Tweeting Truth

IsThisTrueBot: One bot to bring them all and in the light bind them

As the #TwitterLockout rages on, Caitlin and I really couldn’t ask for a better backdrop in which to announce the release of our new bot: IsThisTrueBot (ITTBot).

As of today, you can reply tagging @IsThisTrueBot to any Tweet that includes a link and use the hashtag #IsThisTrue. Our bot will see that and do its best to respond with a fact-check.

An unknown number of accounts suspected of being Russian bots were purged last night, leaving many conservatives leveling charges of bias and Twitter responding that their technology is apolitical. Meanwhile countless new accounts are surely being added to what research suggests is the up-to 15 percent of Twitter accounts which are bots. That doesn’t sound like a sustainable strategy.

We figured, if the forces of misinformation can use bots, why not make one for the side of truth?

How It Works… For Now

In its current form, ITTbot follows a fairly linear algorithm. Once it’s tagged in a Tweet that also uses the hashtag #IsThisTrue, it checks to see if that Tweet was in response to a link. If it is, the fact checking begins.

The first thing it does is grab the social headline from that site. This was the easiest and most consistent way to grab headlines from across multiple sites. Once it has the headline, ITTBot runs it through the only source we have working right now: PolitiFact.

It then takes the results of that fact-check search, evaluates the best result based on another fairly simple algorithm, and (if its score is more than our cutoff confidence threshold) replies with the PolitiFact link.

Admittedly, because it only has one source and we’ve set our confidence threshold fairly high to avoid false fact-checks, the most common response is going to be:

The response from ITTBot if the PolitFact search returned no articles it was confident enough in.

But, that will improve over time as we add more sources for fact checking and eventually get to our end-goal: machine-learning driven evaluation.

This is Caitlin Ostroff and my first bot, so we’re excited to share it, but we realize it’s fairly limited. However, what we love about it is both the value it has now, and the almost limitless potential we can add to it as technology and our personal skill improves.

Where We’re Going With It

The first step in our development plan is the most obvious: more sources.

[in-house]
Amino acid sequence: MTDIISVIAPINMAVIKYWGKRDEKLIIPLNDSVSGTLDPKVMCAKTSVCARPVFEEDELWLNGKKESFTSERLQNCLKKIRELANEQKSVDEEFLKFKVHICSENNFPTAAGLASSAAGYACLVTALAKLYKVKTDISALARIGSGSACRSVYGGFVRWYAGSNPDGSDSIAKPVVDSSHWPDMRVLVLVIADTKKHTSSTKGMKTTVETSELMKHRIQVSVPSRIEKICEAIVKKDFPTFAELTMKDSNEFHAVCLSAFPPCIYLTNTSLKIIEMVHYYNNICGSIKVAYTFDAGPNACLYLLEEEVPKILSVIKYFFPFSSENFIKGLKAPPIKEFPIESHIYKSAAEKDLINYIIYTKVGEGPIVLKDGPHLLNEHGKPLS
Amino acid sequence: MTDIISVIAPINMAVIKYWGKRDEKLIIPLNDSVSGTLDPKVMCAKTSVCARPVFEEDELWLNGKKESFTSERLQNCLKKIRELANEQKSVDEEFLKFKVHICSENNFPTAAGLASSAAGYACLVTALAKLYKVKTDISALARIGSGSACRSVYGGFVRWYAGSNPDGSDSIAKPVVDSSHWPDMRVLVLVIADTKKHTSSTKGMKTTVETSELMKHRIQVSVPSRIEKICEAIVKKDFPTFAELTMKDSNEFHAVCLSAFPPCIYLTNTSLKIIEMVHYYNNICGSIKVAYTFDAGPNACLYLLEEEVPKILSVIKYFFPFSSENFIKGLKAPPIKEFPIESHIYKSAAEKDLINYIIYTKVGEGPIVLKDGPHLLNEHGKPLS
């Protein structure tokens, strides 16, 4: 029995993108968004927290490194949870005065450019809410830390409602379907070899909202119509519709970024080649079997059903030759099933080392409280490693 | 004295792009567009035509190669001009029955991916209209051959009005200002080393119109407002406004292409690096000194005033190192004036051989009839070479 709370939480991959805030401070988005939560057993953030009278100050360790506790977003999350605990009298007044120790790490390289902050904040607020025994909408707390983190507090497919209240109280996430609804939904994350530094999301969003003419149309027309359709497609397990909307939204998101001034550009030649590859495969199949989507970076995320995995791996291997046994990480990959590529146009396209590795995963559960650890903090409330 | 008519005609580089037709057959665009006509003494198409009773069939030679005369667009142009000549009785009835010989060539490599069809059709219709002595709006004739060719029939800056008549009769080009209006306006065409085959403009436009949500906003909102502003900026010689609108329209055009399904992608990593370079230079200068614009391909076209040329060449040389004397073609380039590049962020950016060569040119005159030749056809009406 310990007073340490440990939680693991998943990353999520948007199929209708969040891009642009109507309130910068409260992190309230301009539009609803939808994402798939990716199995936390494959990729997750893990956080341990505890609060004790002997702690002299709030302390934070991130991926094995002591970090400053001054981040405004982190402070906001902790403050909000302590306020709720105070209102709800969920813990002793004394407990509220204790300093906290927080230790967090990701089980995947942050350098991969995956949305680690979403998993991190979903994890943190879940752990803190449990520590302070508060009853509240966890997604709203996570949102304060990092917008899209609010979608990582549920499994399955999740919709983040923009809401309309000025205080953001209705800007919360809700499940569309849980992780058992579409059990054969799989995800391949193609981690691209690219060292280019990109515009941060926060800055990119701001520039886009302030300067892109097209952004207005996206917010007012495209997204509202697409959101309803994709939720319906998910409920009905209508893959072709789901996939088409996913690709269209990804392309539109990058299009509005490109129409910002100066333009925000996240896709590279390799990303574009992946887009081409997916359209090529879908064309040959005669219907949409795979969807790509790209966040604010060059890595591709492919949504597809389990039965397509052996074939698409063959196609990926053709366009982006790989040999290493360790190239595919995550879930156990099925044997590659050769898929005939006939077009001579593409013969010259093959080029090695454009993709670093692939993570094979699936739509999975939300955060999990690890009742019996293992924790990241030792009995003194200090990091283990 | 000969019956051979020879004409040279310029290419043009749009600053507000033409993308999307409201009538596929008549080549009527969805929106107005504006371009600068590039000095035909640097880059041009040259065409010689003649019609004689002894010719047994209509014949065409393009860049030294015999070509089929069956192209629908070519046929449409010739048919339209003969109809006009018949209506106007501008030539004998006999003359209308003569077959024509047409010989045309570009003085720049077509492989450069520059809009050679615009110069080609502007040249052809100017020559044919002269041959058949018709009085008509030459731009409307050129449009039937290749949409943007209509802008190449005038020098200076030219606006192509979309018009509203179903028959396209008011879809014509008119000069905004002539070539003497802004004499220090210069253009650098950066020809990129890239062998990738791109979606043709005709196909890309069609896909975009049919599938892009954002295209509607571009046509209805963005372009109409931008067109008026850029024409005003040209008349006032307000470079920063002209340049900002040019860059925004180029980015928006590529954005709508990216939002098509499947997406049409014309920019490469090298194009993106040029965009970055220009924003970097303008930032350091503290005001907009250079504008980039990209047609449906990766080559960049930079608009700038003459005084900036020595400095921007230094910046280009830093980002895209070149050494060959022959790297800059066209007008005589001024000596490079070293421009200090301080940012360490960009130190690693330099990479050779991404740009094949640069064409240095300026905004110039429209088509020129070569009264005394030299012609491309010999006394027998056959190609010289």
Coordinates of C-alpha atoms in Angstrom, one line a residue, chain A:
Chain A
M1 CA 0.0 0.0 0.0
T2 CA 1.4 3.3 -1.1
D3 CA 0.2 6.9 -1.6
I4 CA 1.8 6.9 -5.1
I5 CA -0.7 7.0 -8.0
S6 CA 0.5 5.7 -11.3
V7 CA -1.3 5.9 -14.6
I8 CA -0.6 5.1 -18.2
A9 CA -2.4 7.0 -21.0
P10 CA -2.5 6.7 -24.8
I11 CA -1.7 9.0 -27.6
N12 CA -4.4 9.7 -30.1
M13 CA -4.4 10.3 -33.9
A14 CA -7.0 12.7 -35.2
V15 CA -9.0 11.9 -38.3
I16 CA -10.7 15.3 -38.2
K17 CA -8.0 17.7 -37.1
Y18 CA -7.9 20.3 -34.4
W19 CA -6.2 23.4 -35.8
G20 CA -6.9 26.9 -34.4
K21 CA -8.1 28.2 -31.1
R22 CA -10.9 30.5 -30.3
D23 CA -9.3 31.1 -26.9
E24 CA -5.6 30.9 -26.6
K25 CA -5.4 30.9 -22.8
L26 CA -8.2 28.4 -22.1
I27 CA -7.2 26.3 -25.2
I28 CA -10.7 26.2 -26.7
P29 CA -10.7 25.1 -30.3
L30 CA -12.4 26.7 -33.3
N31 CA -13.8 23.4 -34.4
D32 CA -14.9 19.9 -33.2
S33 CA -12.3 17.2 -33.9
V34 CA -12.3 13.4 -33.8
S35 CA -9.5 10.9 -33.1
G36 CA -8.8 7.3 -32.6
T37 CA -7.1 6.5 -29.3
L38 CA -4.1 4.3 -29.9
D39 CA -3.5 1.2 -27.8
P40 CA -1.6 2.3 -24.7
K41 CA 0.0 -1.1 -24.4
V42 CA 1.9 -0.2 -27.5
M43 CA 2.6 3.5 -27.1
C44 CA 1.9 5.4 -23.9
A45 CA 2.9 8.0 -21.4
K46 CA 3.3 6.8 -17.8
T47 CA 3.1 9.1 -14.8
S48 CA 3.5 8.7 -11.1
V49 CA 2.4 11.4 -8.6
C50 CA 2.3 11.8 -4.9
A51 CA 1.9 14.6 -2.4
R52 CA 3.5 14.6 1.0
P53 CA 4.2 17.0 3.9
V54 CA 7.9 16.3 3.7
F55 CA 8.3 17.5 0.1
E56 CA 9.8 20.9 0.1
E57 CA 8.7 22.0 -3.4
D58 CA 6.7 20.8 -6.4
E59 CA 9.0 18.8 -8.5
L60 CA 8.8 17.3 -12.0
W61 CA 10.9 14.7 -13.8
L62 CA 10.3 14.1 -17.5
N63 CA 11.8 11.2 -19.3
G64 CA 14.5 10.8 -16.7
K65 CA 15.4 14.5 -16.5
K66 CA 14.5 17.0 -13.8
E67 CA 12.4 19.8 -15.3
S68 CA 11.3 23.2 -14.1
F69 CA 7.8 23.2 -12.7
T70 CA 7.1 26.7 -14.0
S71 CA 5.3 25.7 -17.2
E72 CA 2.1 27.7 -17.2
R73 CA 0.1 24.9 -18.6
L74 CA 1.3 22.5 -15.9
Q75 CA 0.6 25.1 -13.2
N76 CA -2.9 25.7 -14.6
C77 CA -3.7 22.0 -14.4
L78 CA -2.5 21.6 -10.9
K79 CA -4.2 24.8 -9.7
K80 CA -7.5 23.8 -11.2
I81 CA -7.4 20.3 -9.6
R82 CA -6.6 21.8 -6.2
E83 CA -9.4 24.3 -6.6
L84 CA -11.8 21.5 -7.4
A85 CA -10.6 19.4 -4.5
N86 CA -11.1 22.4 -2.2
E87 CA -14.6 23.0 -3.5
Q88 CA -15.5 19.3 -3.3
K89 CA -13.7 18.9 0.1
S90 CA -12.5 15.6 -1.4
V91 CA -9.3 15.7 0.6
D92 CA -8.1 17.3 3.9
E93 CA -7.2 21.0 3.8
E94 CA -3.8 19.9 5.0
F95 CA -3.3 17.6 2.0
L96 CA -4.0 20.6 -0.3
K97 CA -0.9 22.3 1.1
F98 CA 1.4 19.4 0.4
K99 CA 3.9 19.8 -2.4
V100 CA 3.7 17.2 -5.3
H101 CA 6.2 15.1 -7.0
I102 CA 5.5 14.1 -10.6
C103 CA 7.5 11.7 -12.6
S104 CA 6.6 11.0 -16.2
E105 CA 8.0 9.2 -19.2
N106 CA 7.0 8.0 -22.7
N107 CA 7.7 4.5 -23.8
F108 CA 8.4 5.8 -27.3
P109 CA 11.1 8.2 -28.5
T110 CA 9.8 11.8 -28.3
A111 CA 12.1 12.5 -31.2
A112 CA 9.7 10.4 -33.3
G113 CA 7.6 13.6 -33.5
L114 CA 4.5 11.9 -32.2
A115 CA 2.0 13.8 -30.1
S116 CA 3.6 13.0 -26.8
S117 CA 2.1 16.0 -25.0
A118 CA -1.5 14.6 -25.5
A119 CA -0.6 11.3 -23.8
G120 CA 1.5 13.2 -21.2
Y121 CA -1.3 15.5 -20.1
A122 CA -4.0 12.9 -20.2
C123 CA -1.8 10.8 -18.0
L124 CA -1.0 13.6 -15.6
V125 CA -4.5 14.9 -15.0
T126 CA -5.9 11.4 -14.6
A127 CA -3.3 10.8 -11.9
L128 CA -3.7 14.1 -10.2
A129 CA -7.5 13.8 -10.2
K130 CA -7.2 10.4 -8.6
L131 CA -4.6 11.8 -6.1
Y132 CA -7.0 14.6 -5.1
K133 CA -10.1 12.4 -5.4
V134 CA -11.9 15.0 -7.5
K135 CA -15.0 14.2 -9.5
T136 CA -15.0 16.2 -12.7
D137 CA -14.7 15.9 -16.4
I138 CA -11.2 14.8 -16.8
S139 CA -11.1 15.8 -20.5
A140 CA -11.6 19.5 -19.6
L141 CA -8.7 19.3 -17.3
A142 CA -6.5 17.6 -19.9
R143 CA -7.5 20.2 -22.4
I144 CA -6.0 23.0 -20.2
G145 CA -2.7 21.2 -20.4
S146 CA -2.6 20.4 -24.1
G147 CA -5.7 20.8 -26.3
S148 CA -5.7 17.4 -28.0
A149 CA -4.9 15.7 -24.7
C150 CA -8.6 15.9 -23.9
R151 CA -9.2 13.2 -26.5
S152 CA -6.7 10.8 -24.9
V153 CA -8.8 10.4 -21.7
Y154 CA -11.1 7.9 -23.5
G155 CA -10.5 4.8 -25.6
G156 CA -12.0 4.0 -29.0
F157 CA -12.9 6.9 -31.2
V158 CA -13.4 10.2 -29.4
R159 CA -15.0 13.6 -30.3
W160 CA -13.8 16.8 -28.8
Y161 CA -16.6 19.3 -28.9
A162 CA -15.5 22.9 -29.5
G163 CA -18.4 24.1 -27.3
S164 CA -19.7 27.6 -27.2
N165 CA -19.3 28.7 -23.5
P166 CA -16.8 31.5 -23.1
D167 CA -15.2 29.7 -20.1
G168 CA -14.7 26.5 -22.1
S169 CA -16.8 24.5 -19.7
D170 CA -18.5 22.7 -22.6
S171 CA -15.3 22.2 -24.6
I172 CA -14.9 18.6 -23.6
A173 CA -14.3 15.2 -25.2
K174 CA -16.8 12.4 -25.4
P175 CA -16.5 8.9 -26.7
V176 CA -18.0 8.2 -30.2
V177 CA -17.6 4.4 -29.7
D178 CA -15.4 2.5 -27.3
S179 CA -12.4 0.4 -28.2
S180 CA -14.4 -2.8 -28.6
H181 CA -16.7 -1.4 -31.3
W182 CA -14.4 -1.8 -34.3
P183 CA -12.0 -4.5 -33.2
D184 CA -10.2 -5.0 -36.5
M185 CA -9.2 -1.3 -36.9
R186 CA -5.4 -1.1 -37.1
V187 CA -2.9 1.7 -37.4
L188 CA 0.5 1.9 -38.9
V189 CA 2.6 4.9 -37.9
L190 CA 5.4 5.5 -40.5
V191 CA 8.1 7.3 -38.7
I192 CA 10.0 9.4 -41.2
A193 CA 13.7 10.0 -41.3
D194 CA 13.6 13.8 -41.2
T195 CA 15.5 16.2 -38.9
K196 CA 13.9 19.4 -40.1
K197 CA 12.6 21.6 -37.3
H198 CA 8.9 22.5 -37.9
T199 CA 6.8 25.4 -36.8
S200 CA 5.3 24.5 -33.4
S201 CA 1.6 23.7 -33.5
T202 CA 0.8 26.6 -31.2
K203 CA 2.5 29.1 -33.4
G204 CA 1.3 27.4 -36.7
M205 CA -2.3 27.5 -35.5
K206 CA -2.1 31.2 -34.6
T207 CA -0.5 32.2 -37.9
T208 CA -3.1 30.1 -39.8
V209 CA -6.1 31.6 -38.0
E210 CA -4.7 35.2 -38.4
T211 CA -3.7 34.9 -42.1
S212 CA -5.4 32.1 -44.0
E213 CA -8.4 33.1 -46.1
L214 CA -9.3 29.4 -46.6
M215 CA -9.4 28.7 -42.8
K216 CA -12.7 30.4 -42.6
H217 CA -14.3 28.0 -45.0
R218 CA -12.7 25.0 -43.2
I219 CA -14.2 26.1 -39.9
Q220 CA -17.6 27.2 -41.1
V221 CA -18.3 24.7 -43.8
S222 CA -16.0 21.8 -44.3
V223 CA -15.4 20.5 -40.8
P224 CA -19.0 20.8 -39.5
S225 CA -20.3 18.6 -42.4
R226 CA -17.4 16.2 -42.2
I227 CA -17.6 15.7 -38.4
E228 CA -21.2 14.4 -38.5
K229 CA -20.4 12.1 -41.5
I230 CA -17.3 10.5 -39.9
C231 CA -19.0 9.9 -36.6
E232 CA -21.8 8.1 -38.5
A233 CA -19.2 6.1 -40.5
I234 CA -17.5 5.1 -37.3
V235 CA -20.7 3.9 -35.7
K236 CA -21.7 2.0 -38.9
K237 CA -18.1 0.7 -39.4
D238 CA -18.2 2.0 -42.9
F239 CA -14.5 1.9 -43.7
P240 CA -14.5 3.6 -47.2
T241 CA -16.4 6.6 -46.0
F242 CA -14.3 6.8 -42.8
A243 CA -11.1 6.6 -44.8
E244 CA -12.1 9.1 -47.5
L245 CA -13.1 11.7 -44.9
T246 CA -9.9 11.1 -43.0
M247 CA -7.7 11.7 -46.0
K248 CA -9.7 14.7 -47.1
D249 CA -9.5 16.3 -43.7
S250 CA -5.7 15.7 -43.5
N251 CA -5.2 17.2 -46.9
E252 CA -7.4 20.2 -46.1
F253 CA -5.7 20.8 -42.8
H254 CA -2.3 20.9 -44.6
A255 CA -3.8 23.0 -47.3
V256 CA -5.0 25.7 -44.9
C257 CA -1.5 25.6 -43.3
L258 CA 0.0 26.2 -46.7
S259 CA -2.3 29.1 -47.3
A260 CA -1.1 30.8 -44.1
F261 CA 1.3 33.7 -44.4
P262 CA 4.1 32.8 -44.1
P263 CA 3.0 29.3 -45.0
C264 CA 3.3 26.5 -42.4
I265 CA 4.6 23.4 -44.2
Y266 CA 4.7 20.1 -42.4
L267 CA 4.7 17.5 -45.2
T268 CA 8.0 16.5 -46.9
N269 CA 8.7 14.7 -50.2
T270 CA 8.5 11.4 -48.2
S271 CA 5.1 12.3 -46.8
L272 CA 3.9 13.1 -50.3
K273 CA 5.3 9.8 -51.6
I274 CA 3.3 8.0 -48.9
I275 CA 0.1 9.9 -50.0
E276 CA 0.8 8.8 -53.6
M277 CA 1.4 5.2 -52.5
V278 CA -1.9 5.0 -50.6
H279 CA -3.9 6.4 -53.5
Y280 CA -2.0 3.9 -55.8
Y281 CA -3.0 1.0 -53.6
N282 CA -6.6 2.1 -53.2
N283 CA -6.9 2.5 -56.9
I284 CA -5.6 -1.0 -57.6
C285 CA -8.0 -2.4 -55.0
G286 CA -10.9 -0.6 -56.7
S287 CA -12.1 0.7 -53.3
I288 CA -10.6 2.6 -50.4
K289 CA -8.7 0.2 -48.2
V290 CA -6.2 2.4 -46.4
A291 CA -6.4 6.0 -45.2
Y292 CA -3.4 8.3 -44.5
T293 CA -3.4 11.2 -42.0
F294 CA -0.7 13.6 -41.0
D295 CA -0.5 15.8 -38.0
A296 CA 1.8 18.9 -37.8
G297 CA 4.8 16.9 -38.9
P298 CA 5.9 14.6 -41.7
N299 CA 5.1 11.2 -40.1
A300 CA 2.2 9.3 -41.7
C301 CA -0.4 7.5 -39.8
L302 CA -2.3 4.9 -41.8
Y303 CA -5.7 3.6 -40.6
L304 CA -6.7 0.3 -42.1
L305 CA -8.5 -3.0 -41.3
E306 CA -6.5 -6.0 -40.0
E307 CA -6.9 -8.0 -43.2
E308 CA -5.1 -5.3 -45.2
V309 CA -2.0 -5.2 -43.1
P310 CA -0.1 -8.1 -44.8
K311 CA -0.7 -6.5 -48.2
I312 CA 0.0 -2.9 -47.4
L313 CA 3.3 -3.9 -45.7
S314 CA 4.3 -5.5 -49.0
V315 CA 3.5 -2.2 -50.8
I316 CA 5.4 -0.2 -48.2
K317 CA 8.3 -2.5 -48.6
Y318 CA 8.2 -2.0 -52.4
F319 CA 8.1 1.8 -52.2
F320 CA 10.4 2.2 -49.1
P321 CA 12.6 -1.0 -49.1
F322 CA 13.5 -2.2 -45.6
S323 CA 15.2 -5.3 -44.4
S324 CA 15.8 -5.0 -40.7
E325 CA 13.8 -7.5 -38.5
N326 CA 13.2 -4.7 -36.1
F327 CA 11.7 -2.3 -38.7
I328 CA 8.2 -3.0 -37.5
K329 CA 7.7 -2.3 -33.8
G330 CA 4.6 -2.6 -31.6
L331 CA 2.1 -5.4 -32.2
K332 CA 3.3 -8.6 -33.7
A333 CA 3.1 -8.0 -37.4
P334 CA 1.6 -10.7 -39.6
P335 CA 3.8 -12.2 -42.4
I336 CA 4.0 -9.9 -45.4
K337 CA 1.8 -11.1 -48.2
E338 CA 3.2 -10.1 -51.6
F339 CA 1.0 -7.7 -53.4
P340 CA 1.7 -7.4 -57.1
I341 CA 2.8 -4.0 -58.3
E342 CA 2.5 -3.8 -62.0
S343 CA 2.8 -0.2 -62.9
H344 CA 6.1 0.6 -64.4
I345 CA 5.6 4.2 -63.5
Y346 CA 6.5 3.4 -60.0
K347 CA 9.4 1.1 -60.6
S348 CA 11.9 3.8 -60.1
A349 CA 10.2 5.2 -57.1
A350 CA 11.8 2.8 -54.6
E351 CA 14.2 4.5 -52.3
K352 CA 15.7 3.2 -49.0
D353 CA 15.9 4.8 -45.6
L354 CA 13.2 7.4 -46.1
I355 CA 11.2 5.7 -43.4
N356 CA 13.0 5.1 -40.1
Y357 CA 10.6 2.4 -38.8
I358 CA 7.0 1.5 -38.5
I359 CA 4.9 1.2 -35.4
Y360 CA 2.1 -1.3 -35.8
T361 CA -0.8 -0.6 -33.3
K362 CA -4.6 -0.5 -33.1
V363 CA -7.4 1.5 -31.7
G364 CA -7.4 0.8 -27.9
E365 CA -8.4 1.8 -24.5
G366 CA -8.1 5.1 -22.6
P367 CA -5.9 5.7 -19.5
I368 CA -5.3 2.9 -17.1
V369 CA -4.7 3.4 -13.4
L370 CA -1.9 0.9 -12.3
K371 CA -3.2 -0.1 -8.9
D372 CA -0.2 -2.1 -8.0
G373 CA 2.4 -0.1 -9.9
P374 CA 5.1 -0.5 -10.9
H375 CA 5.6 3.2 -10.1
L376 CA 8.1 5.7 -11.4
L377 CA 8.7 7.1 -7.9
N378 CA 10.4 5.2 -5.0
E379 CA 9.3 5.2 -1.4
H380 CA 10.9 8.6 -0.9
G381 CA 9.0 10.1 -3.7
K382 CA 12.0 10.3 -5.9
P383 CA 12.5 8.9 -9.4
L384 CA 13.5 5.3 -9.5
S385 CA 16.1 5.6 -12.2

Snopes is definitely going to be the next trusted fact-checking source we’ll be using, but we’re also looking into the ClaimReview schema. Google is currently using that schema for it’s fact-checking widget, so that may be something we can piggy-back off of.

Further down the road we’re looking to replace our source-specific linear evaluation algorithm with machine learning. Once we do that, we can also add some Natural Language Processing to it which will allow the bot to fact-check individual Tweets and the contents of articles rather than just their headline. To do that though, we need data, and that’s where you come in!

How You Can Help

It’s simple really: use the bot as much as possible.

If it answers you correctly favorite that Tweet. Then, retweet it and encourage others to favorite it. If it answers incorrectly reply to it saying so.

We’ll be using that data to tweak our confidence threshold in the short run and to help train our machine-learning model in the future.

If you’re a developer and want to contribute, we highly encourage you to submit a pull request. As we add the second source, we’ll be developing a more streamlined approach to plugging in new sources, and that should help encouraging open-source contributions.

Ultimately, spreading the word of its existence will help it get more usage, which will result in more practice, and a better bot.

Thanks for reading and happy fact checking!

Technical Note

@IsThisTrueBot was developed by Caitlin Ostroff and myself. You can find Caitlin on Twitter at @ceostroff. My Twitter is @brizandrew.

You can find/fork our code on Github.

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